Whence the sound of music ? Whence the merry laugh ?
    Surely boon companions, who jest, and sing, and quaff ?
    No! the slaves rejoicing⸺happier than the free,
    With guitar and banjo, and burst of revelry !
    Hark the volleyed laughter ! hark the joyous shout !
    Hark the nigger chorus ringing sharply out !
    Merry is the bondsman ; gloomy is his lord ;
    For merciful is Justice, and kind is Fate's award.
    (―Charles Mackay, Life and Liberty in America: Or, Sketches of a Tour in the United States and Canada, published in two volumes over 1857–1859)

  • Unwearied then were Durin's folk;
    Beneath the mountains music woke:
    The harpers harped, the minstrels sang,
    And at the gates the trumpets rang.
    (―Tolkien, The Lord of the Rings, 1957)

And here are some contemporary prose examples:

  • Cold ran the blood of a Finnish farmer one day in 1931. His two-year-old child had been playing outside his cottage near the Russian border. Now the baby was the gone.
    (―The New Yorker, 1933)
  • Thirteen thousand years ago, the Age of Great Mammals came crashing to a close in the Western Hemisphere. Lost were the giants of the elephant clan: the mammoths, mastodons, and gomphotheres, which had maintained a presence in North America for twenty million years.
  • Forgotten were the elementary rules of logic, that extraordinary claims require extraordinary evidence and that what can be asserted without evidence can also be dismissed without evidence.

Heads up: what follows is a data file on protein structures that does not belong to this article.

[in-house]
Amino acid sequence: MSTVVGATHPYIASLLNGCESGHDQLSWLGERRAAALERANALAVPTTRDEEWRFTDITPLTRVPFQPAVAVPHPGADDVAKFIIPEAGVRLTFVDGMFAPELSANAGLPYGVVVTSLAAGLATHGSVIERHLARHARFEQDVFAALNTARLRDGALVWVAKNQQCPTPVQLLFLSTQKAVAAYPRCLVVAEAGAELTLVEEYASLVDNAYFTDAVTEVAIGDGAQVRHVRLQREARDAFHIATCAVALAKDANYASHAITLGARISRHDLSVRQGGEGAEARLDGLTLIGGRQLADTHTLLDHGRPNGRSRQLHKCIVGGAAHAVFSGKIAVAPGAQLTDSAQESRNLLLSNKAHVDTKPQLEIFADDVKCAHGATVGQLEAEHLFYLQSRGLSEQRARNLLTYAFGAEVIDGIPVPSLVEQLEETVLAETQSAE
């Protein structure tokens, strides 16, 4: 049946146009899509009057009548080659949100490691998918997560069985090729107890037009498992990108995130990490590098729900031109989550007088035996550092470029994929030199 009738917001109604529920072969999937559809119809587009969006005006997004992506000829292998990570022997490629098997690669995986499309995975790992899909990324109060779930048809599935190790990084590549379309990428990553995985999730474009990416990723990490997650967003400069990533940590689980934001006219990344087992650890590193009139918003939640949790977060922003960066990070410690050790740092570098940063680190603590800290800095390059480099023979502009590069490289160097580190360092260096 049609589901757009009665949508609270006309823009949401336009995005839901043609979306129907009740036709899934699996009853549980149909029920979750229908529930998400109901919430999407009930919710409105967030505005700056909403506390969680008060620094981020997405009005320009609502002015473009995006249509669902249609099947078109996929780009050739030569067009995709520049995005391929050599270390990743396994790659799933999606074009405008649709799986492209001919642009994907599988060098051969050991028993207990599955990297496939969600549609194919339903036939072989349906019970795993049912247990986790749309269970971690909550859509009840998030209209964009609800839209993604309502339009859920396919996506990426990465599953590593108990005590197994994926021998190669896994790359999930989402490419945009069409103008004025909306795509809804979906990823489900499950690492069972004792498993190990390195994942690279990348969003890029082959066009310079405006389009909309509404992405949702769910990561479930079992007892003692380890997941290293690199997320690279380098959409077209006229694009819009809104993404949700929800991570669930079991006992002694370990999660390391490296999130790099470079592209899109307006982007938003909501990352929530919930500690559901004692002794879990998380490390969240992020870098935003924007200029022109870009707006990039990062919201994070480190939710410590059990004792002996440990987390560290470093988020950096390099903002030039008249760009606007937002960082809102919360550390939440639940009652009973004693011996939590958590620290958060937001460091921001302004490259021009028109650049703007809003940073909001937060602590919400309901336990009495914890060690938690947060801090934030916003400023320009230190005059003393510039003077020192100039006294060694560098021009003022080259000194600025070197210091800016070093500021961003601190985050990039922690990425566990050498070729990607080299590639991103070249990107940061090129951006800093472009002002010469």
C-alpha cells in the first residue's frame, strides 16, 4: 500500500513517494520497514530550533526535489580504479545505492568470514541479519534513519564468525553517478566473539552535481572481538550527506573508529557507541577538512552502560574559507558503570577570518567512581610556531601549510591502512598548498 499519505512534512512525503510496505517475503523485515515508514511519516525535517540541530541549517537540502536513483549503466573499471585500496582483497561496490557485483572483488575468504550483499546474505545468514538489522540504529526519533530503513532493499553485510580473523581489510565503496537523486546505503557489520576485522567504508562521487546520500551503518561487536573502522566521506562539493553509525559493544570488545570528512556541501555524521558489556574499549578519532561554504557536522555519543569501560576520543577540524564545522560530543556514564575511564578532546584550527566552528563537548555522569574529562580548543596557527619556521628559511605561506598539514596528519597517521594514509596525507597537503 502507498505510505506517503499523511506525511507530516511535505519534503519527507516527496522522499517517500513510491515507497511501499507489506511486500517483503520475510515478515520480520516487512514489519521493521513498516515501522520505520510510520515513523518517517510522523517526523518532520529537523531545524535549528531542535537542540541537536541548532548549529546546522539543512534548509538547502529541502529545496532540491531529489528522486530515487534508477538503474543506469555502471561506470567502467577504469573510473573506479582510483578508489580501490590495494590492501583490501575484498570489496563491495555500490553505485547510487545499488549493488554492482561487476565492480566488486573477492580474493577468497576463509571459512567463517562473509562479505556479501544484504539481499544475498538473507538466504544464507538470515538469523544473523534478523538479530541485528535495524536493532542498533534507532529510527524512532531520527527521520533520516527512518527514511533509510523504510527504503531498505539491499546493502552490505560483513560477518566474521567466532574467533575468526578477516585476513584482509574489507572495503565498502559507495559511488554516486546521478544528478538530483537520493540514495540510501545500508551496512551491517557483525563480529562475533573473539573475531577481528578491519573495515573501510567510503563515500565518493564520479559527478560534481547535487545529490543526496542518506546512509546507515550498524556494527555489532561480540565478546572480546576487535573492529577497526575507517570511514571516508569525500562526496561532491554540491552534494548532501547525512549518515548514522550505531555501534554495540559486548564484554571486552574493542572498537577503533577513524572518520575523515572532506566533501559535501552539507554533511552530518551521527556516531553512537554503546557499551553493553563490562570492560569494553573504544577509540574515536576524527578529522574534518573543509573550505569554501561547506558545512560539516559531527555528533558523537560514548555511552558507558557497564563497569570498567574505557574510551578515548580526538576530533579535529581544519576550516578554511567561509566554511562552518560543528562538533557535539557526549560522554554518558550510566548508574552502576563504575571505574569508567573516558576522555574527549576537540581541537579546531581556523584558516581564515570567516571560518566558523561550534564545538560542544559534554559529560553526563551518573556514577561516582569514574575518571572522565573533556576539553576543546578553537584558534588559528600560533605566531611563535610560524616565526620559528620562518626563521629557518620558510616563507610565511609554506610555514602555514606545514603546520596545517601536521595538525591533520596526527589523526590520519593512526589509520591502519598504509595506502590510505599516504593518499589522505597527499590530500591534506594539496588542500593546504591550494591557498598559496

Those prose examples are completely unremarkable. They cannot be attributed to a poet’s games with word ordering to fit the meter. They are nothing more than fronting for emphasis and variation:

  • Cold ran the blood....
  • Lost were the giants....
  • Forgotten were the rules....

Poetry more readily admits other word orders than published prose, and prose more than pedestrian dialogue at the pub. Walter Scott even here uses not CVS but SCV order:

  • Nor nearer might the dogs attain,
    Nor farther might the quarry strain
    Thus up the margin of the lake,
    Between the precipice and brake,
    O'er stock and rock their race they take.
    Close on the hounds the Hunter came, To cheer them on the vanished game;
    But, stumbling in the rugged dell,
    The gallant horse exhausted fell.

Scott’s deliberately archaizing SCV order is more like the SOV word order sometimes seen with transitive verbs where the object comes before the verb, as for example seen twice in the traditional marriage vow of:

  • With this ring I thee wed
    ... till death do us part.

If you vary the word order too much or too often, it can begin to sound a little unnatural. But to do so occasionally improves the writing so that it doesn’t sound plodding and dull.


  • "Literary you may call it" is a deliberate example of the device, although this time with a ditransitive verb whose final argument is adjectival. It's simply fronted for emphasis, without any inversion at all.
  • I can tell you and Sven apart a third the way down nowadays. Gone is my innocence. Commented Jun 8, 2022 at 18:43

The former sentence, "Shut were his blinds" is grammatically correct. The difference in meaning lies in emphasis: Shut were his blinds puts more emphasis on shut, while His blinds were shut puts more emphasis on his blinds.

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    I'd say the major difference one picks up if one is subjected to 'Shut were his blinds' is that it gives rise to unbelief. 'Old Tom Bombadil is a merry fellow, Bright blue his jacket is,' is wonderful, but 'Bright blue his smartphone is' takes us to the realms of the ludicrous. Commented May 28, 2022 at 18:42